In OB, inflammatory cells and their products play a key role (2,3,14,16,17). TNF-α is involved in inflammation in multiple steps, its action being considered crucial in the initiation and maintenance of this process (18). TNF-α is an important cytokine involved in the development of cytotoxic lymphocytes, enhancing T-cell responses and regulating leukocyte movement, and it shows direct cytotoxic activity (19,20). In our model, the pathologic changes of OB occur at an accelerated rate; an influx of inflammatory cells is followed by rapid fibroproliferation, leading to total luminal occlusion within 3 weeks (13,14). By blocking TNF-α, we observed a significant reduction in inflammatory cell infiltrates, especially CD8+ lymphocytes early in the disease process. As a consequence of diminished inflammation, epithelium was preserved longer in our treated grafts than in nontreated ones. Inhibition of TNF-α reduced TNF-α expression in epithelial cells and inflammatory cells among the epithelium and led to milder necrosis of the bronchial wall structures.
Of the agents targeting TNF-α, the neutralizing mouse-human chimeric anti–TNF-α monoclonal antibody infliximab is the most intensively investigated and has the widest indications, and is now an approved therapy for rheumatoid arthritis and chronic inflammatory bowel disease (12,21,22). We chose to study the effect of this drug in our model because protein coding sequences of human and pig TNF-α share a considerable degree of homology (86%) (23). Furthermore, in previous experiments in different pig and rat models, infliximab has shown anti-inflammatory effects (24,25). In lung diseases, infliximab has been successfully tried in individual patient cases in rheumatoid arthritis-associated pulmonary fibrosis (26). Infliximab targets both soluble and transmembrane forms of TNF-α (27). In studies of rheumatoid arthritis, infliximab has been shown to reduce leukocyte trafficking into the joints by diminishing adhesion molecule and chemokine expression (28) and angiogenesis (29) and to inhibit the TNF-α–controlled proinflammatory cytokine network (30). In this study, a likely explanation for the attenuated rejection in the treated grafts was the ability of infliximab to decrease chemokines and adhesion molecules and directly inhibit the lymphoproliferative and cytotoxic actions of TNF-α. By binding in transmembrane TNF-α on the cell surface, infliximab caused cell destruction. As a result, this led to a decreased number of TNF-α–expressing cells and to elimination of their action in augmenting the inflammatory reaction.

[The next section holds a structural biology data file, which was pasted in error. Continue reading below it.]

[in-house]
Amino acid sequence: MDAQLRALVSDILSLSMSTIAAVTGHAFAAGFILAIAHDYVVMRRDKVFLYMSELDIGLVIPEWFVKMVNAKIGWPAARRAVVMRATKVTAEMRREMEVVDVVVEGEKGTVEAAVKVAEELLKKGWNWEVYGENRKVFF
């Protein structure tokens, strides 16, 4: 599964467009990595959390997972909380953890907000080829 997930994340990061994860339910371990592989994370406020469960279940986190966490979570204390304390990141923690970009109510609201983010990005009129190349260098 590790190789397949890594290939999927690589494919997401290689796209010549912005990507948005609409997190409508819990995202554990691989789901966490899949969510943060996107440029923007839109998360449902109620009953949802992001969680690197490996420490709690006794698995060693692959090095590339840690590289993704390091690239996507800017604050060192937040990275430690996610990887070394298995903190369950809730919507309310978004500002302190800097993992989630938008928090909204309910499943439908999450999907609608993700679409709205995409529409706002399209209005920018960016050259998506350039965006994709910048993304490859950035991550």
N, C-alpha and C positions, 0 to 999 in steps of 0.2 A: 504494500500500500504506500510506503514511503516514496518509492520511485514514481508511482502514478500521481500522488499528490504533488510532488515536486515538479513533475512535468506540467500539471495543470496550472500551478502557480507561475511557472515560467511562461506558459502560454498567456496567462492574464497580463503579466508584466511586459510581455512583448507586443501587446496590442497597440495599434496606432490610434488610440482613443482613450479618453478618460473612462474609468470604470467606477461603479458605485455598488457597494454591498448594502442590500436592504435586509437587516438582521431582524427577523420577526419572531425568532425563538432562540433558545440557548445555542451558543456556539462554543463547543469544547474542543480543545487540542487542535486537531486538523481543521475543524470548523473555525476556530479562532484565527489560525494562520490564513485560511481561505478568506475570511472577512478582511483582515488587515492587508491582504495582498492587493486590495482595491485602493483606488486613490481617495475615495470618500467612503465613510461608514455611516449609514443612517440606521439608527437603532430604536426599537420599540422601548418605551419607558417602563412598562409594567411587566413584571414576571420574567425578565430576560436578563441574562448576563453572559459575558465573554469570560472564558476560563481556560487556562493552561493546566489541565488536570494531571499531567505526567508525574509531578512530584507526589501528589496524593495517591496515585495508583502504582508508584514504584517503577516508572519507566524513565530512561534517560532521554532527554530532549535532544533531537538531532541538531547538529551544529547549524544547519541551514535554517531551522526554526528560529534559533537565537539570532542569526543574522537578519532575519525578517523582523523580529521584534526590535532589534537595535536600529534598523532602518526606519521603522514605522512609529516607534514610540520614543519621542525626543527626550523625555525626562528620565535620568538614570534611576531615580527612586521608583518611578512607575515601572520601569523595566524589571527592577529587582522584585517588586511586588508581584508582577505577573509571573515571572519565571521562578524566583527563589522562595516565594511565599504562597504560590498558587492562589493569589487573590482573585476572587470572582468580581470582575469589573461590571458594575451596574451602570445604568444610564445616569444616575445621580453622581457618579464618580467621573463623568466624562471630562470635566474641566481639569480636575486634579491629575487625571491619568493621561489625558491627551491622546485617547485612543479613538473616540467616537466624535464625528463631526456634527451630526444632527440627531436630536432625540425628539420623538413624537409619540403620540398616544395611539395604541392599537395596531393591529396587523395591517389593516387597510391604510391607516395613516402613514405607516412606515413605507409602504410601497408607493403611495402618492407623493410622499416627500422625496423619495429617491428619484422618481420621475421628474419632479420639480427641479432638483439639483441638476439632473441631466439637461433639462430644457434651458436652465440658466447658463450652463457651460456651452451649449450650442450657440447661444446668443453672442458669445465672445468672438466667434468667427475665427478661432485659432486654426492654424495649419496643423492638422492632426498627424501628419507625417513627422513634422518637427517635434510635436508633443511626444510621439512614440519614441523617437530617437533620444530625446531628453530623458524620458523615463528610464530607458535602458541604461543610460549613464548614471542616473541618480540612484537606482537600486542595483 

Inhibition of TNF-α had the most prominent influence on the number of CD8+ lymphocytes and to some extent on macrophages, but CD4+ cell counts remained at the same level between allograft groups. This may have occurred because the rapid influx of inflammatory cells was largely attributable to CD8+ lymphocytes, and the other cells were relatively scarce in the early inflammatory phase. In addition to decreased inflammation, a decreased bronchial wall fibrosis was evident in our anti–TNF-α antibody-treated allografts. The role of TNF-α as a profibrotic cytokine involved in the development of lung fibrosis is characterized (31), and in OB, TNF-α has been suggested to increase the expression of profibrotic growth factors (11). Our findings support the profibrotic role of TNF-α in OB development.